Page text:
Education Matters: Foreign Languages Are Alien to Most Children; Foreign Language Provision in British Schools Is Again under the Spotlight. Education Correspondent Shahid Naqvi Looks at the Issues

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Byline: Shahid Naqvi

It is a fact that Britain is the most foreign language-resistant country in Europe.

While most of our European cousins are likely to be able to speak to us in English, the reverse is the exception rather than the norm.

Our laziness with foreign languages is partly borne from a belief that the rest of the world speaks English.

Britain's confusion when it comes to foreign languages is reflected in Government policy. Until 1988 studying languages was not compulsory in schools. As a result, it was largely the province of more able students or those from privileged backgrounds in the independent sector.

The introduction of the National Curriculum made it mandatory for all pupils aged 11 to 16 to study at least one language.

The policy has proved difficult to deliver however.

Teachers have expressed concern about difficulties motivating pupils and relatively low levels of attainment, putting teenagers off from future study.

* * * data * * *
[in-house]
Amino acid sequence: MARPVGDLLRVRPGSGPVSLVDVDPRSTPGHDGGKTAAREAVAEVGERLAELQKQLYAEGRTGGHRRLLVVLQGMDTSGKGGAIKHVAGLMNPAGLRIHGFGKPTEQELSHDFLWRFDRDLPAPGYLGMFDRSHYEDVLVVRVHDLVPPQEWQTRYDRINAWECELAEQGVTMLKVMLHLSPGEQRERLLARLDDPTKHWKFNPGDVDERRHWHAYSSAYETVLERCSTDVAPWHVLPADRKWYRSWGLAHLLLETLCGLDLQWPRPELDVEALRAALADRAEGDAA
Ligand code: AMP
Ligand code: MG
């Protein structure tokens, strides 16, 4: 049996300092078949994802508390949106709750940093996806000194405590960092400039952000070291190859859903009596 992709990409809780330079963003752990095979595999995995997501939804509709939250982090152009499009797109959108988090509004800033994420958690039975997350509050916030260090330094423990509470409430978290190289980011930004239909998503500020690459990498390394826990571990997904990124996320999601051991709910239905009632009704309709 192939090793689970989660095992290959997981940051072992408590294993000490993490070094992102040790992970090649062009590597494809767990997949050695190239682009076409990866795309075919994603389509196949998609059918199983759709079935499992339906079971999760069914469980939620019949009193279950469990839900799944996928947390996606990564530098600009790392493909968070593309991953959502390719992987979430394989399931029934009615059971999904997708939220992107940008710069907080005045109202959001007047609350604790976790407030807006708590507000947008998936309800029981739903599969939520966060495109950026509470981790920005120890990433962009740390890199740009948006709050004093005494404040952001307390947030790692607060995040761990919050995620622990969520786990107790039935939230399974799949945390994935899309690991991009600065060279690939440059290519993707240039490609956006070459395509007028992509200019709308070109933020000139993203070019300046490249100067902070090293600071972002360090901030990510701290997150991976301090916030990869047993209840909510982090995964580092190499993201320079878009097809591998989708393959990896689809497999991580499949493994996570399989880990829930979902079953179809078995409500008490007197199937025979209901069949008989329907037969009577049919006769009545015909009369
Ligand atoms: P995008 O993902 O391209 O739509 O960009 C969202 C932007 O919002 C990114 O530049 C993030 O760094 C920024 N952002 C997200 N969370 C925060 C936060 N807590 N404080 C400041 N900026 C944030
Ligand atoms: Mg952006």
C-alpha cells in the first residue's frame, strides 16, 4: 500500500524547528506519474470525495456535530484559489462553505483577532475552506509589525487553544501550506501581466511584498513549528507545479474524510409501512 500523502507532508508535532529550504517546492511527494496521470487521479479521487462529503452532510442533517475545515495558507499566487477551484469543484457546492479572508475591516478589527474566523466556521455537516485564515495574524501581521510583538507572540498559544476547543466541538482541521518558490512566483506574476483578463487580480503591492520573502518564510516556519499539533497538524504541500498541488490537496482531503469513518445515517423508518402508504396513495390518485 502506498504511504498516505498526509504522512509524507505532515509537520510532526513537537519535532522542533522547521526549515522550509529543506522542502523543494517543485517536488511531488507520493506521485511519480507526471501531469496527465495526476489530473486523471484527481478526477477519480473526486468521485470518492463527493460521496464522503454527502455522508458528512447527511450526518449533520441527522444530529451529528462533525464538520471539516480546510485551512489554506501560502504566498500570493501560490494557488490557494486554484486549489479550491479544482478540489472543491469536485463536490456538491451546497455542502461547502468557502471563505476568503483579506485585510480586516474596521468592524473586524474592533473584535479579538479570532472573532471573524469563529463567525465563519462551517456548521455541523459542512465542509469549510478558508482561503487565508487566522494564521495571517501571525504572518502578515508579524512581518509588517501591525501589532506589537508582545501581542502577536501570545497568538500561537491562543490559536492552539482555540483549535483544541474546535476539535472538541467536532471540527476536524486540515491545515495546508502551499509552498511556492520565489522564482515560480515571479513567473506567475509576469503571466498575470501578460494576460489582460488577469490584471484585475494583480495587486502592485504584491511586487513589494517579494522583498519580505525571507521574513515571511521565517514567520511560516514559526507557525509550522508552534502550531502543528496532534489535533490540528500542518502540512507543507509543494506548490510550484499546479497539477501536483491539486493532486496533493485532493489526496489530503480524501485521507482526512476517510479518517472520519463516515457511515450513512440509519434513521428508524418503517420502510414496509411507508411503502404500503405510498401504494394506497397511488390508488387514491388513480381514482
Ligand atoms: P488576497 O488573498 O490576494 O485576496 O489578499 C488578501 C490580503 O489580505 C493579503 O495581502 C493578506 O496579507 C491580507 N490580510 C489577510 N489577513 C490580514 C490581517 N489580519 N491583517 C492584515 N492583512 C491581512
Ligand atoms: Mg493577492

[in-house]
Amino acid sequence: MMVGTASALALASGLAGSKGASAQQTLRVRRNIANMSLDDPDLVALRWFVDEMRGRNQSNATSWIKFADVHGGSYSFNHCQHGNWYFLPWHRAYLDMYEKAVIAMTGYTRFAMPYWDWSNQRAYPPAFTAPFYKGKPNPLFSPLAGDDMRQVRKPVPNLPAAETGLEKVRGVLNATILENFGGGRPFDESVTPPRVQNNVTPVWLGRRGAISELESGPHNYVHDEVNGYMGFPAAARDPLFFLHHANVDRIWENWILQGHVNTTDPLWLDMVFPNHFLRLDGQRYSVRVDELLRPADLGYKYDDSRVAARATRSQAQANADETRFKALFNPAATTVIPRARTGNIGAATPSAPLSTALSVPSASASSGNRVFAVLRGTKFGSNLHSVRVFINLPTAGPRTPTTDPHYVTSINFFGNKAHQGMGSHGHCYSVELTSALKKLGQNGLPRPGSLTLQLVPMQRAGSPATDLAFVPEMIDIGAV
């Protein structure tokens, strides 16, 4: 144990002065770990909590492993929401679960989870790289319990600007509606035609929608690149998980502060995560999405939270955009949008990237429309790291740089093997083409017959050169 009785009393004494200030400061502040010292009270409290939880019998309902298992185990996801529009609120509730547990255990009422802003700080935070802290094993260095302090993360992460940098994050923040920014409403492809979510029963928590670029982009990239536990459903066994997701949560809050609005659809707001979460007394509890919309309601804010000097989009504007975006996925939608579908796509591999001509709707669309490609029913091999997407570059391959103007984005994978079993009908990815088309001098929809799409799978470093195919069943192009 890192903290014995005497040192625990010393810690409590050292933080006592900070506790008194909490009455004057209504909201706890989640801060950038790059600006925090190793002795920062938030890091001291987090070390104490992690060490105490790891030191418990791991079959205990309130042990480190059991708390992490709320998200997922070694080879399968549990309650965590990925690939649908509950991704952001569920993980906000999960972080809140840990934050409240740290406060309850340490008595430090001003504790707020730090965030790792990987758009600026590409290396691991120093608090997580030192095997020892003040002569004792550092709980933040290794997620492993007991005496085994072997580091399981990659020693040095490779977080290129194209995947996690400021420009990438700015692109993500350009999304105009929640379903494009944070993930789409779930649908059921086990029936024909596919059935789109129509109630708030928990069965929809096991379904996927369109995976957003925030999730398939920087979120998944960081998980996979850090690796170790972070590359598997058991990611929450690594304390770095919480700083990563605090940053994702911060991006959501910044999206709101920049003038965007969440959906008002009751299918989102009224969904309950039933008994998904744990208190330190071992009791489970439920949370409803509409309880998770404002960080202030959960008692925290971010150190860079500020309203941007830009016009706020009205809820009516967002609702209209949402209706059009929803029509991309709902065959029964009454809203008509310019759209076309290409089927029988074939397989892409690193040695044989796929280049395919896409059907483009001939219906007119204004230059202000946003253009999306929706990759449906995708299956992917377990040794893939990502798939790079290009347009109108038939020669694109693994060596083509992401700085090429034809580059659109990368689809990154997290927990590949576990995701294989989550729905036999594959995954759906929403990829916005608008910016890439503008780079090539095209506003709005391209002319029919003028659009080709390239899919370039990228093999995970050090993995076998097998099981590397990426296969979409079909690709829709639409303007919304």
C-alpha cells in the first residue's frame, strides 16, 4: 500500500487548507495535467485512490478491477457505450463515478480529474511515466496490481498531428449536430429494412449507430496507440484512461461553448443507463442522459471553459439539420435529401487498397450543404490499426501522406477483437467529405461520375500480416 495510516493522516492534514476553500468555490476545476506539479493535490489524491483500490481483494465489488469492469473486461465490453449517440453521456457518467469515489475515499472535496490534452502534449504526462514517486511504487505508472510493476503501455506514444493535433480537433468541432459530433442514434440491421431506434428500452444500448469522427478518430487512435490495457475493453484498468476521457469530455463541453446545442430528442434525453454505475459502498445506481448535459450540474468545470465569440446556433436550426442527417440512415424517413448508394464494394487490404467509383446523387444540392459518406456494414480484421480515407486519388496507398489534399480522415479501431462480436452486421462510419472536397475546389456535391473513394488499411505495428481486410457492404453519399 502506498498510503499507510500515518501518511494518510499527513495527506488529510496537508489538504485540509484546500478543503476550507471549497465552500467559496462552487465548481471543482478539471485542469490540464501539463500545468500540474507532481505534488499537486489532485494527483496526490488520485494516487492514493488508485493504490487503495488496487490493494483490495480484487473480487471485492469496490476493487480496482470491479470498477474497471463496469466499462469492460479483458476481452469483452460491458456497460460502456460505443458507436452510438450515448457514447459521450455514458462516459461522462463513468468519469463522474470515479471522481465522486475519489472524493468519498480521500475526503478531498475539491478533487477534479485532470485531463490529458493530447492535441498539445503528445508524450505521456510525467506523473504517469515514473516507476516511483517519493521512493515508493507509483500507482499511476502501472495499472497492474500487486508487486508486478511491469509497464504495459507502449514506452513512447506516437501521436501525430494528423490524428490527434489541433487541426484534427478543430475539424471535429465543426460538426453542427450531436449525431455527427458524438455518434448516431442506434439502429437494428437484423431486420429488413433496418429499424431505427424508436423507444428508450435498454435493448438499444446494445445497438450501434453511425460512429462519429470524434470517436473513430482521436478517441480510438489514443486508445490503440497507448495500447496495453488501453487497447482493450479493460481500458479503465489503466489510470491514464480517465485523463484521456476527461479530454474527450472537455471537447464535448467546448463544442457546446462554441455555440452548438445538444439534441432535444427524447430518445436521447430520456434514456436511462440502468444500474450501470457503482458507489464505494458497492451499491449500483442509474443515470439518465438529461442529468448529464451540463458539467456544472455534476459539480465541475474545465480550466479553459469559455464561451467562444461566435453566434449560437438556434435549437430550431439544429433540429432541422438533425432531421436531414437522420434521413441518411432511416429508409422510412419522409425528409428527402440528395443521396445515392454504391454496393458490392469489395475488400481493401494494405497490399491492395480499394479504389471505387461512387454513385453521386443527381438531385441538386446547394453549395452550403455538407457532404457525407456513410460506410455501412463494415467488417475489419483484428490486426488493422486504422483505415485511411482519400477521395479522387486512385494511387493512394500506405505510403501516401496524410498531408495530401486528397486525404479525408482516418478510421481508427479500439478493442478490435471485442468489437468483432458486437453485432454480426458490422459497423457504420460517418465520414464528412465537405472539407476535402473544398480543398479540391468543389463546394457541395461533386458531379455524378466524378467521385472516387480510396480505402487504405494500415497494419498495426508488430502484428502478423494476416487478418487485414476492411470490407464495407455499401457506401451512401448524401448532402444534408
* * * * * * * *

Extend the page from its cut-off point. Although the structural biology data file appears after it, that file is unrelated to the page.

Ofsted reported the quality of language teaching to be less satisfactory overall compared with other subjects.

As a result, in September last year the requirement to study language at GCSE level was abolished and replaced with an 'entitlement'.

Since then, many schools have reported a decline in uptake.

In March the Government's qualification body claimed A-level foreign languages were in 'chronic decline'. And Ministers have put greater emphasis on foreign languages at primary level.

Earlier this year they announced a pounds 115 million package to give every primary school pupil in England the chance to learn at least one additional language

Councillor Jon Hunt (Lib Dem Perry Barr), chair of Birmingham's education scrutiny committee, said the policy was a 'paradox' that needed to be explored.

'I think it is alarming. We are moving to the bad old days when young people couldn't get a proper education.'

Bill Anderson, of the Birmingham branch of the National Union of Teachers, said: 'One of the problems is schools are having difficulties recruiting the teachers. …